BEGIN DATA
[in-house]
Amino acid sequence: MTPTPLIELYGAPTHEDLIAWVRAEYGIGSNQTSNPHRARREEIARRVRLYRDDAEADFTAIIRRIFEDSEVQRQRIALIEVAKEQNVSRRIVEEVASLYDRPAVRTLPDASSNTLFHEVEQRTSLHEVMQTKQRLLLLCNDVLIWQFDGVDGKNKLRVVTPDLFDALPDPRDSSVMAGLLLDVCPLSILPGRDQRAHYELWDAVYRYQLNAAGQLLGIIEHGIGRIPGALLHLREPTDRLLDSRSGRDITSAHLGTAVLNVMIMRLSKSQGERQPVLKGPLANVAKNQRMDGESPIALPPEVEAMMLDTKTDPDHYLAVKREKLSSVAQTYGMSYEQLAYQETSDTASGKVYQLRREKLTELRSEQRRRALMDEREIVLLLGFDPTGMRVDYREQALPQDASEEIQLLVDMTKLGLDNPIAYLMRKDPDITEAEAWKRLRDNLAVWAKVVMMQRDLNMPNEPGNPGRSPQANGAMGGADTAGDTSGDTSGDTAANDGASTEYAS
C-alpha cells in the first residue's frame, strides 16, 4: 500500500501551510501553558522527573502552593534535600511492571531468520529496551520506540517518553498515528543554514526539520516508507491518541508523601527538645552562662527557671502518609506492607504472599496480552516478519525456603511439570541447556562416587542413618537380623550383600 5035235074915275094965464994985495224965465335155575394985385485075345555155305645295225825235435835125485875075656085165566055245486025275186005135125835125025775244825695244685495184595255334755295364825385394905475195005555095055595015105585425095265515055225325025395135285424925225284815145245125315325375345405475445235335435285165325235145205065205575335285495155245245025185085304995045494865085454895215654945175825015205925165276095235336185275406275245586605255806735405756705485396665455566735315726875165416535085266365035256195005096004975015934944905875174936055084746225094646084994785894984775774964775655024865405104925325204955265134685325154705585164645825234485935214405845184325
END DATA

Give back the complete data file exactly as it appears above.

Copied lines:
[in-house]
Amino acid sequence: MTPTPLIELYGAPTHEDLIAWVRAEYGIGSNQTSNPHRARREEIARRVRLYRDDAEADFTAIIRRIFEDSEVQRQRIALIEVAKEQNVSRRIVEEVASLYDRPAVRTLPDASSNTLFHEVEQRTSLHEVMQTKQRLLLLCNDVLIWQFDGVDGKNKLRVVTPDLFDALPDPRDSSVMAGLLLDVCPLSILPGRDQRAHYELWDAVYRYQLNAAGQLLGIIEHGIGRIPGALLHLREPTDRLLDSRSGRDITSAHLGTAVLNVMIMRLSKSQGERQPVLKGPLANVAKNQRMDGESPIALPPEVEAMMLDTKTDPDHYLAVKREKLSSVAQTYGMSYEQLAYQETSDTASGKVYQLRREKLTELRSEQRRRALMDEREIVLLLGFDPTGMRVDYREQALPQDASEEIQLLVDMTKLGLDNPIAYLMRKDPDITEAEAWKRLRDNLAVWAKVVMMQRDLNMPNEPGNPGRSPQANGAMGGADTAGDTSGDTSGDTAANDGASTEYAS
C-alpha cells in the first residue's frame, strides 16, 4: 500500500501551510501553558522527573502552593534535600511492571531468520529496551520506540517518553498515528543554514526539520516508507491518541508523601527538645552562662527557671502518609506492607504472599496480552516478519525456603511439570541447556562416587542413618537380623550383600 5035235074915275094965464994985495224965465335155575394985385485075345555155305645295225825235435835125485875075656085165566055245486025275186005135125835125025775244825695244685495184595255334755295364825385394905475195005555095055595015105585425095265515055225325025395135285424925225284815145245125315325375345405475445235335435285165325235145205065205575335285495155245245025185085304995045494865085454895215654945175825015205925165276095235336185275406275245586605255806735405756705485396665455566735315726875165416535085266365035256195005096004975015934944905875174936055084746225094646084994785894984775774964775655024865405104925325204955265134685325154705585164645825234485935214405845184325